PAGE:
Past Polls

NBC Poll Finds 71 Percent of Millennials Want A Third Major Party

The 2016 presidential election was a high water mark for third parties not seen since Ross Perot’s runs for president in the 1990’s. Although, unlike what happened after Perot’s second campaign, interest in third parties hasn’t waned since the election.

In fact, a recent poll of millennials conducted by NBC News found that 71 percent said a third major party was needed. Specifically, the respondents stated that the Republican and Democrat parties were doing such a bad job of representing them that a third party was required.

A third major party was needed during the 2016 election

This sentiment was measured at similar levels during the presidential campaign last year. Numerous polls were taken to gauge the public’s interest in having a third party candidate on the Presidential debate stage. A USA Today poll measured support for including Governor Gary Johnson at 76 percent in September of 2016.

Gallup has done polls on third party support for many years and consistently placed the number that support a third major party at high levels. Their most recent survey revealed 57 percent of the public supported the need for an alternative to the Republican and Democrat parties. That number is up 11% from 2012.

Among independents support was even higher, at 71 percent, while it was lowest among Democrats, at 43 percent.

No one can agree on which third major party is the right one

While third party support is high in the United States, there is a problem with that number. Questions such as the one asked by NBC News are too broad. They don’t take into account that each one of those people who responded affirmatively probably wanted their own version of a third party.

This is one of the main reasons that when it comes time to vote, third parties get nowhere near 71 percent of the vote. Third parties often represent the fringes of the political spectrum and their members resent attempts to moderate their platforms.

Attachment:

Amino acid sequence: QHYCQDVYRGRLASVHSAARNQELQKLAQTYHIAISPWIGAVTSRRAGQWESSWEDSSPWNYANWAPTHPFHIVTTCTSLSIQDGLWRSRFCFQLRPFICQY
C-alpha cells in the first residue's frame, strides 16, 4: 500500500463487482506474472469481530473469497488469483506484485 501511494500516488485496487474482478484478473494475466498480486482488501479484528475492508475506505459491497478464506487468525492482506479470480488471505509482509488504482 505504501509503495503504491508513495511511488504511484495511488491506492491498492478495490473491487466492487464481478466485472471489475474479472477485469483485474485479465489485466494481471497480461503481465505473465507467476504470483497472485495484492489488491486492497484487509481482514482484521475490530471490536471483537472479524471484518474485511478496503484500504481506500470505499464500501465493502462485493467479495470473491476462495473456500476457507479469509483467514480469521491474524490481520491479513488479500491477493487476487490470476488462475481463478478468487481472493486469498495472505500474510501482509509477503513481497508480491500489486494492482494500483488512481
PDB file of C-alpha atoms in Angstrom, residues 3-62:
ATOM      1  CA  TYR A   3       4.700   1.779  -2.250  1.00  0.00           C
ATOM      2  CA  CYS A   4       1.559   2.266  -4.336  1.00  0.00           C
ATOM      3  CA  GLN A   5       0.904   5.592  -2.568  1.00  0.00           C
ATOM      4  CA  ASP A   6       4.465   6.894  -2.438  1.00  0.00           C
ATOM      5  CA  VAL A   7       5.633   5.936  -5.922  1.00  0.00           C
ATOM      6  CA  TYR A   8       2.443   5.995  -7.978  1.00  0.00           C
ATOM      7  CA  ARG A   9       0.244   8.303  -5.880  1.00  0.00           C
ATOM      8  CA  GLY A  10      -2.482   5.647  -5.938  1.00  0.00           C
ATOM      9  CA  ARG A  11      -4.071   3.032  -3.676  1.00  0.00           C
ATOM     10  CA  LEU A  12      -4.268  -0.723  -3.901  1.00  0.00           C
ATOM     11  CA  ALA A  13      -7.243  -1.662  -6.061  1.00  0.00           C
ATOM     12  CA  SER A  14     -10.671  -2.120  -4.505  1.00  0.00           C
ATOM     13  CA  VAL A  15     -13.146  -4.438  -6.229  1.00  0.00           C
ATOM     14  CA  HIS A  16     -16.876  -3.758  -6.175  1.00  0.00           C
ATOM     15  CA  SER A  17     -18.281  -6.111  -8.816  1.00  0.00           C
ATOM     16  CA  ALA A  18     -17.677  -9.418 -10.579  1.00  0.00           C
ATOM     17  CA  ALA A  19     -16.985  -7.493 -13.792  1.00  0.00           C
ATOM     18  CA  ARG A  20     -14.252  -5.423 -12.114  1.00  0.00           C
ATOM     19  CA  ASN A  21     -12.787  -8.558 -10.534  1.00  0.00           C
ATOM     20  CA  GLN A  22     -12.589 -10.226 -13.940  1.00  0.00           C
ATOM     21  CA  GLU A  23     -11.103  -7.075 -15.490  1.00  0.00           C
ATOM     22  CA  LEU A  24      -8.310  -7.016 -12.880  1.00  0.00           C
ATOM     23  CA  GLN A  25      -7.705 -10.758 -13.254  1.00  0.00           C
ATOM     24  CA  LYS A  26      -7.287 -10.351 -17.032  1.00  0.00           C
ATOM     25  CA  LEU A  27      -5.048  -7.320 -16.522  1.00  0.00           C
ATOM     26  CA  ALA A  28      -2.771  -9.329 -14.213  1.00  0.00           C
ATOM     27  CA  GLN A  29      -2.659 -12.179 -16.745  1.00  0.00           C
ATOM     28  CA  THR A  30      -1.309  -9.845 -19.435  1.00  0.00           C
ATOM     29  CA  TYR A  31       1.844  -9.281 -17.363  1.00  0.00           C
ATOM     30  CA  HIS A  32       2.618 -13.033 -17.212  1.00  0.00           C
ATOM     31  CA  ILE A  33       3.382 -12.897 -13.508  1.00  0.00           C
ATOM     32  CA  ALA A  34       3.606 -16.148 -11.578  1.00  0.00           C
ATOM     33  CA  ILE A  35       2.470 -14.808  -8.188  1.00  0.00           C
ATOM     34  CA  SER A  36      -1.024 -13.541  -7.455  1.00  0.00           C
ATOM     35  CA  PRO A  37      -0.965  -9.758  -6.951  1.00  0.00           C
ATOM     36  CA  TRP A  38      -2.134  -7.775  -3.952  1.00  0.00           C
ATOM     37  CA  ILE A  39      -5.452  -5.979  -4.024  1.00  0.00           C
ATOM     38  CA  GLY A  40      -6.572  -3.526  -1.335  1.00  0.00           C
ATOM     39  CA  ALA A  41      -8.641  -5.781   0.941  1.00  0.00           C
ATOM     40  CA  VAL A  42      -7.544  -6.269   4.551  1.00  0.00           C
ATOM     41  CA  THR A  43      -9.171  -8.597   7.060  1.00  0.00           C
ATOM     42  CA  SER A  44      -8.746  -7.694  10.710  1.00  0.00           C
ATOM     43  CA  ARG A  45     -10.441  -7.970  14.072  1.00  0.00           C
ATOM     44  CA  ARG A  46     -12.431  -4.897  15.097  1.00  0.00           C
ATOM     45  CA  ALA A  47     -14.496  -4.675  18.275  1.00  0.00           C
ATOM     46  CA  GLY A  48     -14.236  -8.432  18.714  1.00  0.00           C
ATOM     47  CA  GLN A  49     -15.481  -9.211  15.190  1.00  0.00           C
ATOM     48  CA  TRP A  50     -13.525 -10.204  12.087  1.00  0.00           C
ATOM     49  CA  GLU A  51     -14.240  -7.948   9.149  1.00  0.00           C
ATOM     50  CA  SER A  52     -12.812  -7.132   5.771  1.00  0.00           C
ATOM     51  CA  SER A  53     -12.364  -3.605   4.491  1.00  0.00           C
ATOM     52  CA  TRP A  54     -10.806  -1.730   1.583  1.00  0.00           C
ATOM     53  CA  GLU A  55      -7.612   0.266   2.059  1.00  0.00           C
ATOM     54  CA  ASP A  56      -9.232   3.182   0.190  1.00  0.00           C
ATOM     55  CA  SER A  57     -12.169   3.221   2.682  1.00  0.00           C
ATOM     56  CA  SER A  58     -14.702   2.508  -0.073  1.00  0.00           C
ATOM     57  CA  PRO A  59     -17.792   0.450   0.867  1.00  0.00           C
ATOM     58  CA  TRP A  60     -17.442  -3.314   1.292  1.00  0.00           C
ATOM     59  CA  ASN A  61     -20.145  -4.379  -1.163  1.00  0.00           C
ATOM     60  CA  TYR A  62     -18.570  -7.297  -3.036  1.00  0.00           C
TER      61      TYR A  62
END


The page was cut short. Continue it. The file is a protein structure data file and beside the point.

Third parties must moderate if they want to gain support

There is no better example than what Governor Gary Johnson attempted during the 2016 election. He took a hard tack towards the middle by labeling libertarianism as nothing more than being fiscally conservative and socially liberal. That message gained steam, and the Libertarian Party earned the highest percentage of the vote in their forty year history.

Despite that success, Libertarian Party members were appalled at the way their message was made palatable for the public. Many preferred their traditional, ideologically pure platform to any attempt to gain actual electoral support.

For that reason, and many others, while support for a third party may be at historic highs, third party support at the ballot box won’t be.

(Photo of former Governor Gary Johnson speaking at the 2016 Politicon at the Pasadena Convention Center in Pasadena, California by Gage Skidmore)


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